Gordon Shockley, Ph.D.,
ASU School of Community
Resources & Development
Welcome to Research Friday! For this week’s post, we welcome Dr. Gordon Shockley, who describes the work he and colleague Peter Frank are doing on social innovation. As always, we welcome your comments, feedback and suggestions!
Government has a rich legacy of social entrepreneurship. In the 20th century, it orchestrated large-scale social change when it had the capacity — the resources, expertise, and available political, social, and economic institutions — to do so. Consider some examples from American policy history. In response to the Great Depression in the 1930s, President Franklin Delano Roosevelt’s administration enacted the nation’s first-ever social policy with the programs of the Social Security Act. The U.S. federal government’s social innovations reached new heights with President Lyndon B. Johnson’s Great Society programs of the 1960s. The U.S., as well as the national governments of much of the developed world, robustly practices variants of high-capacity governmental social innovation today, such as the myriad programs countering the global Great Recession.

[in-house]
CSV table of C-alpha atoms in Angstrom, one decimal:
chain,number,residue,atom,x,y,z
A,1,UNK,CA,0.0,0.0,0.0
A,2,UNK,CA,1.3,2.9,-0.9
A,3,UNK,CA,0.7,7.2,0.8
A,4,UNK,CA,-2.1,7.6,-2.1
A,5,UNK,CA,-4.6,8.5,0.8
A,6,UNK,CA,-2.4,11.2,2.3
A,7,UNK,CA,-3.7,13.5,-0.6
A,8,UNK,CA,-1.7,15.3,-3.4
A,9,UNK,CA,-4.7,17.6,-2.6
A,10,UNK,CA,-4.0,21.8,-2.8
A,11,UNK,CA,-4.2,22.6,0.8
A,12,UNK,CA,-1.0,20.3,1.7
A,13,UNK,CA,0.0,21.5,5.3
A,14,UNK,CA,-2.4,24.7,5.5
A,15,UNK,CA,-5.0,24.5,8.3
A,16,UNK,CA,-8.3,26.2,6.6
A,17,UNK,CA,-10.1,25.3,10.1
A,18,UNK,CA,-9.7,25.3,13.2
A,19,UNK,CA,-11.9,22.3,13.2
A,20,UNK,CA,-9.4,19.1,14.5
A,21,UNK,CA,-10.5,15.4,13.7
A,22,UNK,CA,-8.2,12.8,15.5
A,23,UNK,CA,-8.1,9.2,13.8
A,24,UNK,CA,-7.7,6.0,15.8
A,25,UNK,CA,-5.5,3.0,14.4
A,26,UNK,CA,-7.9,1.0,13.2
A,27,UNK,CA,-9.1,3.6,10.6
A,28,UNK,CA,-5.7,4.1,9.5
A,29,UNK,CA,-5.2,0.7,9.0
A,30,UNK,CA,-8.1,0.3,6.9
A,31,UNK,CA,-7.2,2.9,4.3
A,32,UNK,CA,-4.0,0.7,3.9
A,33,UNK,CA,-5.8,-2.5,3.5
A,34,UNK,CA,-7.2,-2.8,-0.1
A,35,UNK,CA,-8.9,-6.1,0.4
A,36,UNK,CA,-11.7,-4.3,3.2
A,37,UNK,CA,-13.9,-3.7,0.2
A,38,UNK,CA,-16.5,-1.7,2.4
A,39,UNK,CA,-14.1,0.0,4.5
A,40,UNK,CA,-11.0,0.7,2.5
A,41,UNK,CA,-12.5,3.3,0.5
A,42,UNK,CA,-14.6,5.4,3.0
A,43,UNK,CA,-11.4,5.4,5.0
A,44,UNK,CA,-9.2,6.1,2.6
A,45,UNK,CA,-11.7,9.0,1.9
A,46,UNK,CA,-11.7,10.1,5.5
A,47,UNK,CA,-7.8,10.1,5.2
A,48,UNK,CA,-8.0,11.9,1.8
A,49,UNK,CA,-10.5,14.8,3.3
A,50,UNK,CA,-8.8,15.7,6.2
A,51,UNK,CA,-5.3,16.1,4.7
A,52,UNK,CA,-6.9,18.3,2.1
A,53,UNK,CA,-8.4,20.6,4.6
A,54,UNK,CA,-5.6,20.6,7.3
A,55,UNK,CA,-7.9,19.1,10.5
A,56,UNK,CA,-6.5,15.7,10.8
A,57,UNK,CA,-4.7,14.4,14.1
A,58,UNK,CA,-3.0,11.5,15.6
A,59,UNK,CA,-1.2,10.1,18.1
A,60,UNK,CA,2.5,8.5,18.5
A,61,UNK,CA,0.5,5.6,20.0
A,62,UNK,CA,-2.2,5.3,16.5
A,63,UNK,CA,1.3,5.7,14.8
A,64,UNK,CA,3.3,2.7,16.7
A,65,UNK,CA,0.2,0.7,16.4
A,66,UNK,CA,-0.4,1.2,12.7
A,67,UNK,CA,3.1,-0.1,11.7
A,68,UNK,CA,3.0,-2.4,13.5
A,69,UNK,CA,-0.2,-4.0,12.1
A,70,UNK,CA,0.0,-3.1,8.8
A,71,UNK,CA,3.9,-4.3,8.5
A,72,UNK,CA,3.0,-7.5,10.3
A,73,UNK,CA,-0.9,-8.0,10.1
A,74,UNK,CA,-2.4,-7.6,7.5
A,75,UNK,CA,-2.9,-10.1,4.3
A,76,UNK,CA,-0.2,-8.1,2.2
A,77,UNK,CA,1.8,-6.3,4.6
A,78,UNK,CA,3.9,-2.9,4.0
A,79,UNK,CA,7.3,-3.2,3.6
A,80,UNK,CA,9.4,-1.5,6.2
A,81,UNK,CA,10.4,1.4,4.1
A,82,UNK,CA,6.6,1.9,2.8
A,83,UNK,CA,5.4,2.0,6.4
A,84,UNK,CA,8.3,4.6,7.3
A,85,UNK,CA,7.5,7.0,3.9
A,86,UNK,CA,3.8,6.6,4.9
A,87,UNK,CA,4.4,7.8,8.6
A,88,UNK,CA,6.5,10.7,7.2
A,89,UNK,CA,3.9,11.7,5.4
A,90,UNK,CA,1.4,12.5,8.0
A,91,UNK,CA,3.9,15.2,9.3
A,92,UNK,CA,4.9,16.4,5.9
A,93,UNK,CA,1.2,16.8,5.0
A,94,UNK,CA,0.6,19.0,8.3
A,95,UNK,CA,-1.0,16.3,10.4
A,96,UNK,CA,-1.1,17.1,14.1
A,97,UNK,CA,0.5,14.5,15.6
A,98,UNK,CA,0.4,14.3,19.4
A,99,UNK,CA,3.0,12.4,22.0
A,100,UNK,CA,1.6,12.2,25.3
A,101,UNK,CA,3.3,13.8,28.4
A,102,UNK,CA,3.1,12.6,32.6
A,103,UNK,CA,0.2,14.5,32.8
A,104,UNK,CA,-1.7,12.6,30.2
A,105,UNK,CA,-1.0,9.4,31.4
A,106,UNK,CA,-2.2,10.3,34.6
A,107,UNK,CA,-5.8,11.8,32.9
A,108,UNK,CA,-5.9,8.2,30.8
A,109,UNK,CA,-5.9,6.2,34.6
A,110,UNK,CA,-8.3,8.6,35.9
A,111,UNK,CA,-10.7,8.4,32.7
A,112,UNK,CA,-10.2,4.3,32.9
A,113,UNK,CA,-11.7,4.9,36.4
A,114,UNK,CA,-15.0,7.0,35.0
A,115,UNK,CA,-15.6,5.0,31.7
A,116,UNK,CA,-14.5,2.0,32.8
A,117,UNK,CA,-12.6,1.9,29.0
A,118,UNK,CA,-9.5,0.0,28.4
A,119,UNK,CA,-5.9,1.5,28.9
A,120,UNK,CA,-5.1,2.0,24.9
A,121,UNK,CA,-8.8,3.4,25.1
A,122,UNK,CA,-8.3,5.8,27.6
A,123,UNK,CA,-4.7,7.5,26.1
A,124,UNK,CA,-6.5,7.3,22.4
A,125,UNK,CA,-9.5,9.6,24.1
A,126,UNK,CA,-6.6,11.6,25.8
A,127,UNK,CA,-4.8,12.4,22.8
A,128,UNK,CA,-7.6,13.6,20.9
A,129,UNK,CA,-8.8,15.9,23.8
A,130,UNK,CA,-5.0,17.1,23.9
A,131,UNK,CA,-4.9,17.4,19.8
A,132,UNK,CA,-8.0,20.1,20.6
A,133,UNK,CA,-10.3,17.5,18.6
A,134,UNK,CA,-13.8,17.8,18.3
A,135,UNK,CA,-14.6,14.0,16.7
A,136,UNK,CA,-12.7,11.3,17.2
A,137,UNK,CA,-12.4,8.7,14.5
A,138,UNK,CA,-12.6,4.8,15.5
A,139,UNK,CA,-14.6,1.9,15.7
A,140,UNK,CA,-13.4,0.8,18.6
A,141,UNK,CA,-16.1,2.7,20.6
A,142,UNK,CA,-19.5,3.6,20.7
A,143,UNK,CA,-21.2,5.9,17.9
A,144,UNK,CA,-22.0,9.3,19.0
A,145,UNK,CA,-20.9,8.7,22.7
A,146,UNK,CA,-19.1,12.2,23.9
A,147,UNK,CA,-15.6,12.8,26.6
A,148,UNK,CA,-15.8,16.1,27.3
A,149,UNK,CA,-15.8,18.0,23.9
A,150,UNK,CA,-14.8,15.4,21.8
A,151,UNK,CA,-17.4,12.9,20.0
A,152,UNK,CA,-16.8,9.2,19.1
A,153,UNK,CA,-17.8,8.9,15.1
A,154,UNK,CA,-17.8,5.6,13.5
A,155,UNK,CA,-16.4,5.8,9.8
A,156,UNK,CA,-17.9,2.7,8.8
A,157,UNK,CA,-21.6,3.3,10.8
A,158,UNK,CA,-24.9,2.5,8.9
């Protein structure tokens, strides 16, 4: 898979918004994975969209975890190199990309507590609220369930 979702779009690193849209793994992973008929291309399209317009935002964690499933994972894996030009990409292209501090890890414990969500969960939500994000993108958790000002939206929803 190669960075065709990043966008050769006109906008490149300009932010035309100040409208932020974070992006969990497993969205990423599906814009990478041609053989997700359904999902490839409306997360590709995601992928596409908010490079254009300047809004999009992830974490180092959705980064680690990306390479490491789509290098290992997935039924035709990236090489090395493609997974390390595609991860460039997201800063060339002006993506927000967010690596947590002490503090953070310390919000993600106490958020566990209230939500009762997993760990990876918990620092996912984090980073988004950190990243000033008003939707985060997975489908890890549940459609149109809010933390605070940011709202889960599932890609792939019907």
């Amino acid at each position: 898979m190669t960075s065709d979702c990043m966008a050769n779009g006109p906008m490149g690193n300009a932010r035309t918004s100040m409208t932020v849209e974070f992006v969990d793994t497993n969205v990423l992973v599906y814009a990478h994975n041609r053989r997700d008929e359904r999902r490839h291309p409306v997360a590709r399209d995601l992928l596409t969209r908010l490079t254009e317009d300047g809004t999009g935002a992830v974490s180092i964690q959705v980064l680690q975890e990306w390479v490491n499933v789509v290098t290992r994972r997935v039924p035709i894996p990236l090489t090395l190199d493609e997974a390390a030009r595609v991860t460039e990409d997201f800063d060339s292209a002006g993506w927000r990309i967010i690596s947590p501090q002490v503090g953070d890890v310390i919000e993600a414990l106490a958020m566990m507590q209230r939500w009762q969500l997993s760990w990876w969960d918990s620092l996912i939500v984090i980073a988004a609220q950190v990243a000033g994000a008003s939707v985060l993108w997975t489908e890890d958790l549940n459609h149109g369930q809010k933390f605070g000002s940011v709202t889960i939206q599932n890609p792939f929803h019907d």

There is also a distinguished history of social innovation in the U.S. from the private, non-governmental civil society partnering with government. For example, many of the reforms from the Progressive Era in the early 20th century depended on action from both government and charities. As Camilla Stivers (2000) puts it, “Women reformers recognized that private philanthropy was ill equipped to cope with the scale and seriousness of urban problems; charities had neither the public authority nor the necessary financial resources” (p. 93).